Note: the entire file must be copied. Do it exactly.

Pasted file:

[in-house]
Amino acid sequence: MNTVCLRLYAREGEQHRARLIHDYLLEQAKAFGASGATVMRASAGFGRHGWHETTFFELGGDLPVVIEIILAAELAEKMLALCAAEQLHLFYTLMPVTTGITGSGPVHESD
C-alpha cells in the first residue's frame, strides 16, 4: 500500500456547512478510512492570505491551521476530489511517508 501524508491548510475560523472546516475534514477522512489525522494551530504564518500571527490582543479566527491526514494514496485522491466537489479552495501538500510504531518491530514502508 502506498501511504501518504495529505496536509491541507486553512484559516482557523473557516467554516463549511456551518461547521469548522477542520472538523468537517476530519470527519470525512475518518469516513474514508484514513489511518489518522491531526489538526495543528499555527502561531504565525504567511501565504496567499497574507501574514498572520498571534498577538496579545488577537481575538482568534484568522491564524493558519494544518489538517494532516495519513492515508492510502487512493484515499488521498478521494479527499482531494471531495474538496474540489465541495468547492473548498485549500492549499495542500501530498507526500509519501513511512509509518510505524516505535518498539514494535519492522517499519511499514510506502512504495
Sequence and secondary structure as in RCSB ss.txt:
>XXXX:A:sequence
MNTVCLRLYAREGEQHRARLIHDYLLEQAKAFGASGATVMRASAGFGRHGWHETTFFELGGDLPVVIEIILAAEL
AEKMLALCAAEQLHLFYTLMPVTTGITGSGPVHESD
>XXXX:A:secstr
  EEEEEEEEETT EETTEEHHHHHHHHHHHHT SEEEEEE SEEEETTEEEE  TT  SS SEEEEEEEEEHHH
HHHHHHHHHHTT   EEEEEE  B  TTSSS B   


[in-house]
Amino acid sequence: MNTVCLRLYAREGEQHRARLIHDYLLEQAKAFGASGATVMRASAGFGRHGWHETTFFELGGDLPVVIEIILAAELAEKMLALCAAEQLHLFYTLMPVTTGITGSGPVHESD
C-alpha cells in the first residue's frame, strides 16, 4: 500500500456547512478510512492570505491551521476530489511517508 501524508491548510475560523472546516475534514477522512489525522494551530504564518500571527490582543479566527491526514494514496485522491466537489479552495501538500510504531518491530514502508 502506498501511504501518504495529505496536509491541507486553512484559516482557523473557516467554516463549511456551518461547521469548522477542520472538523468537517476530519470527519470525512475518518469516513474514508484514513489511518489518522491531526489538526495543528499555527502561531504565525504567511501565504496567499497574507501574514498572520498571534498577538496579545488577537481575538482568534484568522491564524493558519494544518489538517494532516495519513492515508492510502487512493484515499488521498478521494479527499482531494471531495474538496474540489465541495468547492473548498485549500492549499495542500501530498507526500509519501513511512509509518510505524516505535518498539514494535519492522517499519511499514510506502512504495
Sequence and secondary structure as in RCSB ss.txt:
>XXXX:A:sequence
MNTVCLRLYAREGEQHRARLIHDYLLEQAKAFGASGATVMRASAGFGRHGWHETTFFELGGDLPVVIEIILAAEL
AEKMLALCAAEQLHLFYTLMPVTTGITGSGPVHESD
>XXXX:A:secstr
  EEEEEEEEETT EETTEEHHHHHHHHHHHHT SEEEEEE SEEEETTEEEE  TT  SS SEEEEEEEEEHHH
HHHHHHHHHHTT   EEEEEE  B  TTSSS B   